The same was exactly true in Canada, where attempts to introduce conscription in 1917 met with riots and forceful protests from the Francophone Quebecois community.
In Ireland, the conscription issue was crucial. It was one thing to be told that the implementation of the Home Rule bill was to be put on a back-burner until the end of the war, but the British Government then attempted to link the promised implementation with Irish accession to conscription. Of course, from the British Government's point of view, sending out in 1914 a professional army of 100,000 men to meet a German conscript army of 5 million, it was quickly obvious that large-scale recruitment of men was desperately needed. Many in Ireland - as in Canada and Australia and throughout the British Empire - freely and bravely volunteered to fight in the war (or else were lured into it by thoughts of 'adventure' and 'mateship'). But for Irish nationalists, who may have been content to sit out the war and wait for the implementation of Home Rule, the spectre of imminent conscription in 1916 was unquestionably the event that concentrated minds on a 'Rising'.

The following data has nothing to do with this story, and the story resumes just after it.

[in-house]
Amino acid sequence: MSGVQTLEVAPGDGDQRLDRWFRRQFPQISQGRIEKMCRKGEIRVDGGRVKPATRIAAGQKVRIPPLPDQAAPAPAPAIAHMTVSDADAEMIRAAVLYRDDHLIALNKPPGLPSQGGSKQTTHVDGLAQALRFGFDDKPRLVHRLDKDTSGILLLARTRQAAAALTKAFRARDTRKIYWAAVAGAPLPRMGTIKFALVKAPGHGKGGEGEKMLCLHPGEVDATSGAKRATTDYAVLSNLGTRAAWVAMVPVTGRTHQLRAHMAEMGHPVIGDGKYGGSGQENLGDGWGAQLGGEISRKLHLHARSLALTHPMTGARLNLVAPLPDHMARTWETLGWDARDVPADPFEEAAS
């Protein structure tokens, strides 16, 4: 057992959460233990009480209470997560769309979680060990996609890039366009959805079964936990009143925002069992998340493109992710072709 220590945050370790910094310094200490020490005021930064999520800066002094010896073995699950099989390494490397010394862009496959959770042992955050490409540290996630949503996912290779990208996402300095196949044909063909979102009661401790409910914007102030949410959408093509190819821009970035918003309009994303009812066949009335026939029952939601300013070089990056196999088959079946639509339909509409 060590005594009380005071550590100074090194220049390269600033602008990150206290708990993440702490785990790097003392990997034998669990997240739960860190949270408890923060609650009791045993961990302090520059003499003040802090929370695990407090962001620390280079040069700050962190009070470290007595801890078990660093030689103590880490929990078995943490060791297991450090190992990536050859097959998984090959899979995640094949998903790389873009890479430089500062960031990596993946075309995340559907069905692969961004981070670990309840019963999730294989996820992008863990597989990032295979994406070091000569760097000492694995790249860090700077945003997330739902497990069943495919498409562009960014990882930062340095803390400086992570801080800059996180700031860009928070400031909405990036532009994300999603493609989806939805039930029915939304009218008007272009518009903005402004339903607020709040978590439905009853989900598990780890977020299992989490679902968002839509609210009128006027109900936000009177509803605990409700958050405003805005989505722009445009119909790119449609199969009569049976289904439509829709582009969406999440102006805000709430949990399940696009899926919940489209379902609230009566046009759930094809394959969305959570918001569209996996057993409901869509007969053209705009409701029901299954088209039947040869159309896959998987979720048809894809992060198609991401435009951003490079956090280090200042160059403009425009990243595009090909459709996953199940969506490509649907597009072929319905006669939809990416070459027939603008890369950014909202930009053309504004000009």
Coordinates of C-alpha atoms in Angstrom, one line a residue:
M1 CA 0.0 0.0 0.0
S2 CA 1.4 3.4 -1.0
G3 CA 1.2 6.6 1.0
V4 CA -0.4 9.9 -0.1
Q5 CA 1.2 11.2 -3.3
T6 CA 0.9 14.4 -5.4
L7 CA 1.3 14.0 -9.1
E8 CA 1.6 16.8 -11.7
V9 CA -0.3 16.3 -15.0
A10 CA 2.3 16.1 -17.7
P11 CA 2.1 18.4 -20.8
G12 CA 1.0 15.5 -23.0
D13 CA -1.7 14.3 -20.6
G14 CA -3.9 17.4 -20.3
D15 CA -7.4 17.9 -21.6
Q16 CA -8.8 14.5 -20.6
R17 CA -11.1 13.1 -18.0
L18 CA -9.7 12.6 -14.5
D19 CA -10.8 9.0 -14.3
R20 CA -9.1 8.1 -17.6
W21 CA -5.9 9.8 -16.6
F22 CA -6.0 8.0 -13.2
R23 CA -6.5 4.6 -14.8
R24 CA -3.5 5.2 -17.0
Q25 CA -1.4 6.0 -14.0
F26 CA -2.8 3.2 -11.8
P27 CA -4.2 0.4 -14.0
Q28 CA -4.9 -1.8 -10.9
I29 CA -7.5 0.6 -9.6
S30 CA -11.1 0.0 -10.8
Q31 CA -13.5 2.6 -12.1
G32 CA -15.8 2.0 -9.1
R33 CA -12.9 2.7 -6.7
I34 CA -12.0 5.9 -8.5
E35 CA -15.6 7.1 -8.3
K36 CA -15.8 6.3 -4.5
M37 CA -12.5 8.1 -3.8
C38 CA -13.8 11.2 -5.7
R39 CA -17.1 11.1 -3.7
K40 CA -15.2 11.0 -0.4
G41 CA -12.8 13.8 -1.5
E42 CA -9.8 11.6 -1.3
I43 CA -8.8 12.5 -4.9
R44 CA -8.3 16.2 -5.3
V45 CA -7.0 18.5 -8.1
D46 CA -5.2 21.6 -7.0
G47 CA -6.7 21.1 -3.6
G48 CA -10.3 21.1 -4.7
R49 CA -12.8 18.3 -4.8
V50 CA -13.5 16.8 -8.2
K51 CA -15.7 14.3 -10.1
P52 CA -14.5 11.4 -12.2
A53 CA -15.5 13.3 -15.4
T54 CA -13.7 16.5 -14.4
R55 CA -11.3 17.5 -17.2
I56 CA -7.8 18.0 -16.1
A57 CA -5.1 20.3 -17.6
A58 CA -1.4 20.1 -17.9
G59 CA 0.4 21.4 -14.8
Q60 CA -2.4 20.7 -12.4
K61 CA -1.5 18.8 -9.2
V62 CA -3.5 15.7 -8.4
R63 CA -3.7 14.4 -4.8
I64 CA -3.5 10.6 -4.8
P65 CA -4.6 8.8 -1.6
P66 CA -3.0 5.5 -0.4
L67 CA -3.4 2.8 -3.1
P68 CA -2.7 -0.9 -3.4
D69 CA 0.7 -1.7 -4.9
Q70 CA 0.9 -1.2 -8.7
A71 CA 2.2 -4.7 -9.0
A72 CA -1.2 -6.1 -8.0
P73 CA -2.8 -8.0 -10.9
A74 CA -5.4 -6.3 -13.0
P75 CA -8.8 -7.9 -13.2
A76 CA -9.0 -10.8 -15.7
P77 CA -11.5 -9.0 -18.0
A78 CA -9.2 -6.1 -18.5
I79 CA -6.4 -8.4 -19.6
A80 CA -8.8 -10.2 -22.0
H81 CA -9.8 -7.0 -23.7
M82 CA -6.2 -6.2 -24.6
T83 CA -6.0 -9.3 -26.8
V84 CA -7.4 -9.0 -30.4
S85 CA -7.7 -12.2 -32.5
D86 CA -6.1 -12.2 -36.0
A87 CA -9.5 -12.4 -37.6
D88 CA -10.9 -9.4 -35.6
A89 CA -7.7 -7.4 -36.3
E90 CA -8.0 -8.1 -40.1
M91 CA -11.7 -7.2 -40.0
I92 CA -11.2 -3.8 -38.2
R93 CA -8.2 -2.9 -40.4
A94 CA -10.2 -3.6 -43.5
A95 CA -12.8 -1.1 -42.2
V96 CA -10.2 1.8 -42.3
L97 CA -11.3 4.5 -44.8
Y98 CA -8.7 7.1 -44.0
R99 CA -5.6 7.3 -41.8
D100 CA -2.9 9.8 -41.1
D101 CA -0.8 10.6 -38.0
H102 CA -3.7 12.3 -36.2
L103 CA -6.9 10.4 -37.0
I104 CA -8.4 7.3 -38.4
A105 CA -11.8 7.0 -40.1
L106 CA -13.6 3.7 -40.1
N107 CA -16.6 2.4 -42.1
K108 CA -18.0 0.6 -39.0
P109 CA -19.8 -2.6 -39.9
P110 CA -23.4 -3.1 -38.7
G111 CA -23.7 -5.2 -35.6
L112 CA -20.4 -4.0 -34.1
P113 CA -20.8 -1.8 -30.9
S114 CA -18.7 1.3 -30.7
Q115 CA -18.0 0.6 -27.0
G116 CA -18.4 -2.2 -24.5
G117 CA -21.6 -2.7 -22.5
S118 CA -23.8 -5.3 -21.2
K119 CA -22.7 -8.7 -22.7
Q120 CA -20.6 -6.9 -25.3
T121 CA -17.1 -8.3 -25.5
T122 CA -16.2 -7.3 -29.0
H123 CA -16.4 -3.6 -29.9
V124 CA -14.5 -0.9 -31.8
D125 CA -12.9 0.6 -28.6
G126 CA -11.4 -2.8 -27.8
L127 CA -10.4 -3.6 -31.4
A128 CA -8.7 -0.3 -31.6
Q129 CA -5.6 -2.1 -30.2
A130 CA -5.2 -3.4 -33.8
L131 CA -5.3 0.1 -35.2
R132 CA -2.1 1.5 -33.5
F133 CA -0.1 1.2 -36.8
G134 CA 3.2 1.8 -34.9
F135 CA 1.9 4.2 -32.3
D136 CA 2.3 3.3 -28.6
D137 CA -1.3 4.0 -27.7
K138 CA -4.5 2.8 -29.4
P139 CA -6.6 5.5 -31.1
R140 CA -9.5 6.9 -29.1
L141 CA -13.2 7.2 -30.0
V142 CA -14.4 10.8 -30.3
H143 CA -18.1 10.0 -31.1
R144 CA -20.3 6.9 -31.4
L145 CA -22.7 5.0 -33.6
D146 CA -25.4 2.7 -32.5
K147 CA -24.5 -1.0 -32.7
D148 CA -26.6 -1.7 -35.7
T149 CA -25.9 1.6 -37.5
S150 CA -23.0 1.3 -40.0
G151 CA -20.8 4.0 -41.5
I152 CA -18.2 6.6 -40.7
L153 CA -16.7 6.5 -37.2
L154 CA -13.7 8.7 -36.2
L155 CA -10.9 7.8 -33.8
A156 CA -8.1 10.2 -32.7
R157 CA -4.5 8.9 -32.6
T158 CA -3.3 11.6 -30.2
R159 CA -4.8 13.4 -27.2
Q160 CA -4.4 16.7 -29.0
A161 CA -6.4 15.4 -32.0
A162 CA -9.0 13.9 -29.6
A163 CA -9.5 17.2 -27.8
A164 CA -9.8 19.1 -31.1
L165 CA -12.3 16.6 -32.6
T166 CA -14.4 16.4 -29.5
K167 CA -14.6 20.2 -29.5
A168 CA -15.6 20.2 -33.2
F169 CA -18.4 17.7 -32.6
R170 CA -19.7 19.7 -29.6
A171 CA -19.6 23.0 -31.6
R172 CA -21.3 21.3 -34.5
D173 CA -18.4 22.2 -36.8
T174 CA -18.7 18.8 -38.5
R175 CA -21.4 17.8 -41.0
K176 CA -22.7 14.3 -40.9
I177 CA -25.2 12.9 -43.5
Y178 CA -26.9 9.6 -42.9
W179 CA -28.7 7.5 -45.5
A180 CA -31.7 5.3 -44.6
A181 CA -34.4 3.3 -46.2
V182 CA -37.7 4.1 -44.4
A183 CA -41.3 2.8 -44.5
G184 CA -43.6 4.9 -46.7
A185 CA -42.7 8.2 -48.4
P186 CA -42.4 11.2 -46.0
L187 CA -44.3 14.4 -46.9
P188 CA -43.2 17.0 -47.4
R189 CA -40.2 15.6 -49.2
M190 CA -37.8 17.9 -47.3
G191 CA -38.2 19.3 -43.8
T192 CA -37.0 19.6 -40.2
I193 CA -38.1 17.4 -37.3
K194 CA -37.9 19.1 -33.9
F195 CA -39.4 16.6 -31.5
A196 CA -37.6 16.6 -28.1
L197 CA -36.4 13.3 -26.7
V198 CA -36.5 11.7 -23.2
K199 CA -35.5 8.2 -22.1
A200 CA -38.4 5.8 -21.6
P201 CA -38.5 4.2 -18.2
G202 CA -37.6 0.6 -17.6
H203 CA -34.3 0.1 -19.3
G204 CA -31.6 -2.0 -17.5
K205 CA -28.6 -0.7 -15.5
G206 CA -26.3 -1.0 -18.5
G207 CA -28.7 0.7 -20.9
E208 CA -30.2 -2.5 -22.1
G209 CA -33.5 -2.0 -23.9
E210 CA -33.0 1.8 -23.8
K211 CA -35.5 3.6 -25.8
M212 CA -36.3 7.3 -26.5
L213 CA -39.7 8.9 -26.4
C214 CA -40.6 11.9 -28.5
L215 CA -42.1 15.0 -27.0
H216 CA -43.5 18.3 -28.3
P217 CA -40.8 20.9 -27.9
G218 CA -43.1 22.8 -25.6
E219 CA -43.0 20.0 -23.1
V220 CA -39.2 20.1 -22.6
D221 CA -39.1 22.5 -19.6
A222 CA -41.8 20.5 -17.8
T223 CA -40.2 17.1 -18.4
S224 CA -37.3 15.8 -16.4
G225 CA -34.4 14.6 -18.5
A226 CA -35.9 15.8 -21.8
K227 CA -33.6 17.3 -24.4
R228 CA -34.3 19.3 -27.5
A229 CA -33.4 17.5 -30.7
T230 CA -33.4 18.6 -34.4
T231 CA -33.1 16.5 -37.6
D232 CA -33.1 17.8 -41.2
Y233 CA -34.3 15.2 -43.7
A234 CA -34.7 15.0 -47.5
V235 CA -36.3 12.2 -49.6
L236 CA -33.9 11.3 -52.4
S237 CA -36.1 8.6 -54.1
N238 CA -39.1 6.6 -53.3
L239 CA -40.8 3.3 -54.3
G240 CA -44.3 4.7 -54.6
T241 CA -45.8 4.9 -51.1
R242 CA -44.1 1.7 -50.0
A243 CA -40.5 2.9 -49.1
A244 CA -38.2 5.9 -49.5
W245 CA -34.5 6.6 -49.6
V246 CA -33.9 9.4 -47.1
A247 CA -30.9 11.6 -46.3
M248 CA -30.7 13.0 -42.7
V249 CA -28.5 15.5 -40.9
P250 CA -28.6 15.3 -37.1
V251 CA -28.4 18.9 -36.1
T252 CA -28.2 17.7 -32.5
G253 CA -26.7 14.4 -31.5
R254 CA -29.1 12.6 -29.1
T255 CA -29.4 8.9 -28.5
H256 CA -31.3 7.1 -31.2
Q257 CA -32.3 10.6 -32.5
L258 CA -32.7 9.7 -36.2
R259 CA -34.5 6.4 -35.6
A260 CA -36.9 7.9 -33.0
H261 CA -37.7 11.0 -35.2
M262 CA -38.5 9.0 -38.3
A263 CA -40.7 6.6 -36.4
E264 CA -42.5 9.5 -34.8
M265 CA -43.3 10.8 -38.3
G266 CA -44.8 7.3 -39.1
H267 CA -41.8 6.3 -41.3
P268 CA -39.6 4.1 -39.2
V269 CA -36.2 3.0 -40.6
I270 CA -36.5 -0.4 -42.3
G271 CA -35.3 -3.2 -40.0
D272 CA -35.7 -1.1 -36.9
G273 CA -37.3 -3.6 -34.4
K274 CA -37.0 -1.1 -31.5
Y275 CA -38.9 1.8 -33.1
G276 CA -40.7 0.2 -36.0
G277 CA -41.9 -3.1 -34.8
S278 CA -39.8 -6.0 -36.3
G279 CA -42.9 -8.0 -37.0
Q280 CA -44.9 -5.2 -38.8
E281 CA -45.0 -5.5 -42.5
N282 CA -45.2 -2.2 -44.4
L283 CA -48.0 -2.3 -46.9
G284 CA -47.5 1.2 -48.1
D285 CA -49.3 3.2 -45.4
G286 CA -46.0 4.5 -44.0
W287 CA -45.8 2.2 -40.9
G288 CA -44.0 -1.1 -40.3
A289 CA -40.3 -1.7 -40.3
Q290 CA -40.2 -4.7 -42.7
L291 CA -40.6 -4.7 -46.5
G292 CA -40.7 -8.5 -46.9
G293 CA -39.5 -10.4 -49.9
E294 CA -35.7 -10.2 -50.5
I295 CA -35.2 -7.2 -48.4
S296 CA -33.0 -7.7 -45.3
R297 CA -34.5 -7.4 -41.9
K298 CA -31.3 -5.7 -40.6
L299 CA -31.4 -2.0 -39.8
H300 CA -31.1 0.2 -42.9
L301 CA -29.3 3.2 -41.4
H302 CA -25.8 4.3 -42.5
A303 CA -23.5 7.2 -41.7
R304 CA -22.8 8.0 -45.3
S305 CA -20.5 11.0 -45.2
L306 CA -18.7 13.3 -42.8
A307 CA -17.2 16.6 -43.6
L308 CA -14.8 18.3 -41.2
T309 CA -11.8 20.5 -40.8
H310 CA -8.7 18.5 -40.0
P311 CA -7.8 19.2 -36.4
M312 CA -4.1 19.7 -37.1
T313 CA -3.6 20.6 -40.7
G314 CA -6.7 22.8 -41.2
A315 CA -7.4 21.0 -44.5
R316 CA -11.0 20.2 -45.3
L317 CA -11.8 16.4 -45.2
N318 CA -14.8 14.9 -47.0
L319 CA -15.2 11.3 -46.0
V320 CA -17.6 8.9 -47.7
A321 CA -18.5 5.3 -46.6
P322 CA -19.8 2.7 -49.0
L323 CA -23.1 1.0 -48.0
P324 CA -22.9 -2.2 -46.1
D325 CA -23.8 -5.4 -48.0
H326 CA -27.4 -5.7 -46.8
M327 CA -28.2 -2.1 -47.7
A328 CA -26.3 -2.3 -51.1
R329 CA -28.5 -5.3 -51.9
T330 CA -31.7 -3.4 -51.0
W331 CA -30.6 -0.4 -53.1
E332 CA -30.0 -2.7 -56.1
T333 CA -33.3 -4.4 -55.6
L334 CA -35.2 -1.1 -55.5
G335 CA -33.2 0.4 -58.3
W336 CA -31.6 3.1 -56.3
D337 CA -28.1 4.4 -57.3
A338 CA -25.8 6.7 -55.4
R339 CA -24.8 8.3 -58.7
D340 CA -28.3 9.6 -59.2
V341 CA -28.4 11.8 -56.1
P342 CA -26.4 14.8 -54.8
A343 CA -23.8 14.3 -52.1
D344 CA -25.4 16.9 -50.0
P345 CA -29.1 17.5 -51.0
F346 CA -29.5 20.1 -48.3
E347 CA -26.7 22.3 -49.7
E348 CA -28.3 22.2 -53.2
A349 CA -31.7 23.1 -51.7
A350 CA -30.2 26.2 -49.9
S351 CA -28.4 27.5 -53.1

Soseki's analysis of what was happening in the war in 1916, far from being a concentration on a minor topic, acutely analyzes something that would presage the entire downfall of the British Empire. Never again would the Empire be able to operate under the mystique that it was about freedom and volunteers, rather than land and coercion. Indeed it's significant that 1916 was also the year of the Sykes-Picot agreement, in which a covert agreement was drawn up between Britain and France to carve up the Middle East after the defeat of the Ottoman Empire. Britain, which had entered the war in 1914 outraged by German atrocities in Belgium and determined to uphold civilization and freedom from the German aggressor, had by 1916 adopted German methods of waging war with the ultimate goal of wholesale imperial expansion. En route however the purported ideals of the Empire had been fatally undermined.